Study Guide

Macbeth Quotes about Gender, Feminism, and Masculinity

By William Shakespeare

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Act 1, Scene 3
Weird Sisters (the Witches)

I'll drain him dry as hay.
Sleep shall neither night nor day
Hang upon his penthouse lid.
He shall live a man forbid.
Weary sev'nnights, nine times nine,
Shall he dwindle, peak, and pine.
Though his bark cannot be lost,
Yet it shall be tempest-tossed. (1.3.19-26)

Here, the First Witch says that she's going to punish a sailor's wife by "drain[ing] [the sailor] dry as hay," which means that she's going to make the sailor impotent: no children, and no sex. Macbeth is definitely worried about male impotence—even Lady Macbeth makes a jab at her husband about it. Is that just a low blow, or does Macbeth actually associate sexual potency with masculinity?


                             You should be women,
And yet your beards forbid me to interpret
That you are so. (1.3.47-49)

"Should" be: why? Because they look like women, or because they're obviously supernatural? And does the presence of a beard automatically disqualify someone from being a woman? (Don't tell the moustache-bleaching industry.)

Act 1, Scene 5
Lady Macbeth

[…] Come, you spirits
That tend on mortal thoughts, unsex me here,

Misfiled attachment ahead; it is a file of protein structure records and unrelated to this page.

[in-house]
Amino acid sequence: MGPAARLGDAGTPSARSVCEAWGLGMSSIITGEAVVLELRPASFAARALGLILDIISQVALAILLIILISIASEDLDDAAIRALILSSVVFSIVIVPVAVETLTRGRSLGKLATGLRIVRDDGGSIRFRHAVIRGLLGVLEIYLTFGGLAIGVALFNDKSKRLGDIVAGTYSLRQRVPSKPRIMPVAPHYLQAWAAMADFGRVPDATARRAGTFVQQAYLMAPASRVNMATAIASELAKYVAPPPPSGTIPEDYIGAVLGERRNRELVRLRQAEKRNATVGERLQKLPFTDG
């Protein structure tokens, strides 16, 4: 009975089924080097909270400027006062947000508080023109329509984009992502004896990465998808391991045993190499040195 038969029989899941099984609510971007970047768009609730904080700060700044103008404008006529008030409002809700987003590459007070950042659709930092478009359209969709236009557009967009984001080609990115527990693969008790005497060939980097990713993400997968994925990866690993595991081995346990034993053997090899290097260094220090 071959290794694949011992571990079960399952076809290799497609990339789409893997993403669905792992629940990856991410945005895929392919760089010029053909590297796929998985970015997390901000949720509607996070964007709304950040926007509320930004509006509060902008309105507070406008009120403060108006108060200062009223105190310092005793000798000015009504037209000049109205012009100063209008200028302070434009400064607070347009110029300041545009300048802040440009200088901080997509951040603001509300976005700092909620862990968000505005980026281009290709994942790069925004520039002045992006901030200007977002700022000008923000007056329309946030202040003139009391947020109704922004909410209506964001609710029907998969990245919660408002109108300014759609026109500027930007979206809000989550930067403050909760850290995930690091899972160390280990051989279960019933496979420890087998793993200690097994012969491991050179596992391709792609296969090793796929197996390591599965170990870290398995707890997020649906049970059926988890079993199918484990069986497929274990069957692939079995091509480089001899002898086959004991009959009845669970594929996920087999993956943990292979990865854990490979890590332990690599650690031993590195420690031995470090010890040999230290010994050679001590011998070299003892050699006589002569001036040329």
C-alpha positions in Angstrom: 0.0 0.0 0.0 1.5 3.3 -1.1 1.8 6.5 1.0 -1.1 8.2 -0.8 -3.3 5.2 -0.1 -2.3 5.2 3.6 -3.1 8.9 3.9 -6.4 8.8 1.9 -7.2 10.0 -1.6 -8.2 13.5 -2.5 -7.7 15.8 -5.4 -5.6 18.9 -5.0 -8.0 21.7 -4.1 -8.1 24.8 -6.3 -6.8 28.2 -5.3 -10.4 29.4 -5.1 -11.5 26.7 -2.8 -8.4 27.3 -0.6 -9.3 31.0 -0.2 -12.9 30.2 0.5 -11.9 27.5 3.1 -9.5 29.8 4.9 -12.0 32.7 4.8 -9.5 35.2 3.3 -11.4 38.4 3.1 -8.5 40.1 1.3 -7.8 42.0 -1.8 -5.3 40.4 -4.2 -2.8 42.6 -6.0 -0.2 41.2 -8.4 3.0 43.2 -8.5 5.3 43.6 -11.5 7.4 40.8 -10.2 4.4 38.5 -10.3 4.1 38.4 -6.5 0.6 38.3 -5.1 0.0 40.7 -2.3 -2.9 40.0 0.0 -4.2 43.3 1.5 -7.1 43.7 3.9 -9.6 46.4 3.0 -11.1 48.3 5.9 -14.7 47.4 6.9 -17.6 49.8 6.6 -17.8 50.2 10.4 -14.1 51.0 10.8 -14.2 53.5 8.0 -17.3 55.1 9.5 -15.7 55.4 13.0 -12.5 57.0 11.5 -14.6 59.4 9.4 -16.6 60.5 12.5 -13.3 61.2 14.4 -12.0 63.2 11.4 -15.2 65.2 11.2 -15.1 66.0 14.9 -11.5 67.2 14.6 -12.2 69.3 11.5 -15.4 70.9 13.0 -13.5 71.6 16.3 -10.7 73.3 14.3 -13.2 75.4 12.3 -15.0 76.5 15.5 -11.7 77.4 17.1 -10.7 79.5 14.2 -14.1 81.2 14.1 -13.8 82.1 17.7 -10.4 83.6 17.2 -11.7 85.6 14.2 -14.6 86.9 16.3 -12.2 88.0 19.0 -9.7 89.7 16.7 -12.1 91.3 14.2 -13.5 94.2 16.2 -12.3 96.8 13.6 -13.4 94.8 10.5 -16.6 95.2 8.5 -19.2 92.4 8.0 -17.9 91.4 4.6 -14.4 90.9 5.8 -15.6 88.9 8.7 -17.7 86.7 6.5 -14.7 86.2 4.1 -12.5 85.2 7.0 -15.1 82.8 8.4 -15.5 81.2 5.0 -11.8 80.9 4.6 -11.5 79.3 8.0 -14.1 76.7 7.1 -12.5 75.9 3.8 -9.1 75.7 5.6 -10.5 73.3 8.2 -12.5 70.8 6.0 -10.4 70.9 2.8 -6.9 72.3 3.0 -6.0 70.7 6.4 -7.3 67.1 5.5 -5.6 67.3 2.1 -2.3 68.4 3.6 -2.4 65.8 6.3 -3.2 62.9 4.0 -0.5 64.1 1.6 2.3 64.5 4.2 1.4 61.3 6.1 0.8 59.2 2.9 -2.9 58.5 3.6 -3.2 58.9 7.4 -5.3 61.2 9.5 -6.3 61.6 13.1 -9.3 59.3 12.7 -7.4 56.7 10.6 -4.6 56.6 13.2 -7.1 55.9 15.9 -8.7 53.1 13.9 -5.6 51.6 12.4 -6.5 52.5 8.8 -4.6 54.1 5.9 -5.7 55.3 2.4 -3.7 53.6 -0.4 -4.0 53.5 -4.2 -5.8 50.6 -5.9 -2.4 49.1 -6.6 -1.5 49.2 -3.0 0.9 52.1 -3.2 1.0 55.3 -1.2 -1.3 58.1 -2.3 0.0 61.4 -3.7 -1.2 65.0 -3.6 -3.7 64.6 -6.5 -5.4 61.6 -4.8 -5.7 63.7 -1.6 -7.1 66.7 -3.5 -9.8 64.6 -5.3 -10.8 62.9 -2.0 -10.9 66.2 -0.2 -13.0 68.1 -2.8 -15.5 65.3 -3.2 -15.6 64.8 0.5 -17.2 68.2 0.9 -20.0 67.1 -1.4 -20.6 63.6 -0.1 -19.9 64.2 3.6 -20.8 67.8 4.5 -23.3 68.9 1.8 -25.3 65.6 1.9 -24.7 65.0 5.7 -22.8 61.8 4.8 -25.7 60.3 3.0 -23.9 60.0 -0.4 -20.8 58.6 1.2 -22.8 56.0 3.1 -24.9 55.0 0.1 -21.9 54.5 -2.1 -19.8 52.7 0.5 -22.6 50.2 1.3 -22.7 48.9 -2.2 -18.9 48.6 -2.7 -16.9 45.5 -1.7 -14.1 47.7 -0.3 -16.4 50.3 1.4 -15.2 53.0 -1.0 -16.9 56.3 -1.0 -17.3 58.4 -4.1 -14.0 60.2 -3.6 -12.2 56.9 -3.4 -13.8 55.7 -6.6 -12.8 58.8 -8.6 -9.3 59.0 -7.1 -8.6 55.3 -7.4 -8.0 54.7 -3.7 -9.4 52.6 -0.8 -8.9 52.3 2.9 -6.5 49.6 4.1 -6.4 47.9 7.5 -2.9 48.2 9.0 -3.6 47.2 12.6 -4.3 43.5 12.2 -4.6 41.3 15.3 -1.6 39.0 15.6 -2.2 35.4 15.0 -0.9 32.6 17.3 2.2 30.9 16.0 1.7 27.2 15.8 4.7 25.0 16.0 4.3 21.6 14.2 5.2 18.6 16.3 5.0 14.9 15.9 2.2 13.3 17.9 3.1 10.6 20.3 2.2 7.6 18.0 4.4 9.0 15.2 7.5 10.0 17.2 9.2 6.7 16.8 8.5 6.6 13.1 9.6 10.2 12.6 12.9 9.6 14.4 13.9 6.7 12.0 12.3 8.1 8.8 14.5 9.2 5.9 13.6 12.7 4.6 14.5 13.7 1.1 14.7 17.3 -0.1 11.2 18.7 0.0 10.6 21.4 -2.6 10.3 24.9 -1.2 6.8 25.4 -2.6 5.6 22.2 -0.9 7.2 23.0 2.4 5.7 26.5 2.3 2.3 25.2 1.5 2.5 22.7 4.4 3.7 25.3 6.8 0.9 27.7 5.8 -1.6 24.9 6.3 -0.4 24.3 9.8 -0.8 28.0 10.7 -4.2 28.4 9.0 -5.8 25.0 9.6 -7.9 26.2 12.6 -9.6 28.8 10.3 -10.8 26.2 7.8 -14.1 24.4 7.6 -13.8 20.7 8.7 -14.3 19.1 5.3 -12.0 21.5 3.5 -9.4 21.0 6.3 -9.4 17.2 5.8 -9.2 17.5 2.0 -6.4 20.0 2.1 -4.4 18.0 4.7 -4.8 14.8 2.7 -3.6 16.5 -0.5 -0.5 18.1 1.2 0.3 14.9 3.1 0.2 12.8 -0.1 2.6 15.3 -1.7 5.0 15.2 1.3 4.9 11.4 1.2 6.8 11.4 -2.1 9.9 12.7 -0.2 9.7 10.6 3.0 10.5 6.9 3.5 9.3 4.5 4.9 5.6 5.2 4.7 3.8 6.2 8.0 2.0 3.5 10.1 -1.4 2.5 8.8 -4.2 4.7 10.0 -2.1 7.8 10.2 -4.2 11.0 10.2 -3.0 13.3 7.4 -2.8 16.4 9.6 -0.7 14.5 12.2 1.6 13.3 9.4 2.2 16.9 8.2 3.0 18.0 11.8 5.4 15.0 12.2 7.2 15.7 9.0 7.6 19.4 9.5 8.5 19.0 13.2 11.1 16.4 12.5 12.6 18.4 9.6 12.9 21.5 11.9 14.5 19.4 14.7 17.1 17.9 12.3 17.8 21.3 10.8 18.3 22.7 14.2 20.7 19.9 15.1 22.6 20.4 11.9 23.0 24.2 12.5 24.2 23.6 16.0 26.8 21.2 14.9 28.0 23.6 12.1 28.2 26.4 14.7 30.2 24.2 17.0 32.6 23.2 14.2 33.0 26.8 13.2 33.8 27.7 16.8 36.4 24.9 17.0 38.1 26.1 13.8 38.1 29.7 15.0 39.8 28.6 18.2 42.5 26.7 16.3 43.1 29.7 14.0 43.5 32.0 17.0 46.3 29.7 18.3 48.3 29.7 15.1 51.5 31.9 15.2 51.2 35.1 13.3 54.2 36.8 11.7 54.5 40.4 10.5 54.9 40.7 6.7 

And fill me from the crown to the toe top-full
Of direst cruelty. Make thick my blood.
Stop up th' access and passage to remorse,
That no compunctious visitings of nature
Shake my fell purpose, nor keep peace between
Th' effect and it. Come to my woman's breasts,
And take my milk for gall, you murd'ring ministers,
Wherever in your sightless substances
You wait on nature's mischief. Come, thick night,
And pall thee in the dunnest smoke of hell,
That my keen knife see not the wound it makes,
Nor heaven peep through the blanket of the dark,
To cry "Hold, hold!" (1.5.47-61)

We can't be the only ones who get goosebumps during this speech. Right? Here, Lady Macbeth gets her freak on by calling on "spirits" to, basically, make her into the man her husband can't be. Tell us who the hero of this play is, again?

Glamis thou art, and Cawdor, and shalt be
What thou art promised. Yet do I fear thy nature; 
It is too full o' th' milk of human kindness
To catch the nearest way. Thou wouldst be great,
Art not without ambition, but without
The illness should attend it.
                          Hie thee hither,
That I may pour my spirits in thine ear
And chastise with the valoor of my tongue
All that impedes thee from the golden round,
Which fate and metaphysical aid doth seem
 To have thee crowned withal. (1.5.15-20;28-33)

According to Lady Macbeth, her husband is ambitious, but he's also too "kind" to do what it takes to murder Duncan so that he, Macbeth, can be king. So what's a wife to do? Lady Macbeth plans to "chastise" Macbeth with the "valour of [her] tongue," which is another way of saying she's going to nag her husband into taking action so he can be "crown'd withal." This speech establishes Lady Macbeth as the dominant partner in the relationship, which inverts typical 17th-century gender and social roles. Since husbands were supposed to "rule" their wives in the same way that kings ruled countries, Lady Macbeth's plan is just another version of treason: taking power that doesn't belong to you.

Act 1, Scene 7
Lady Macbeth

                                    Was the hope drunk
Wherein you dress'd yourself? hath it slept since?
And wakes it now, to look so green and pale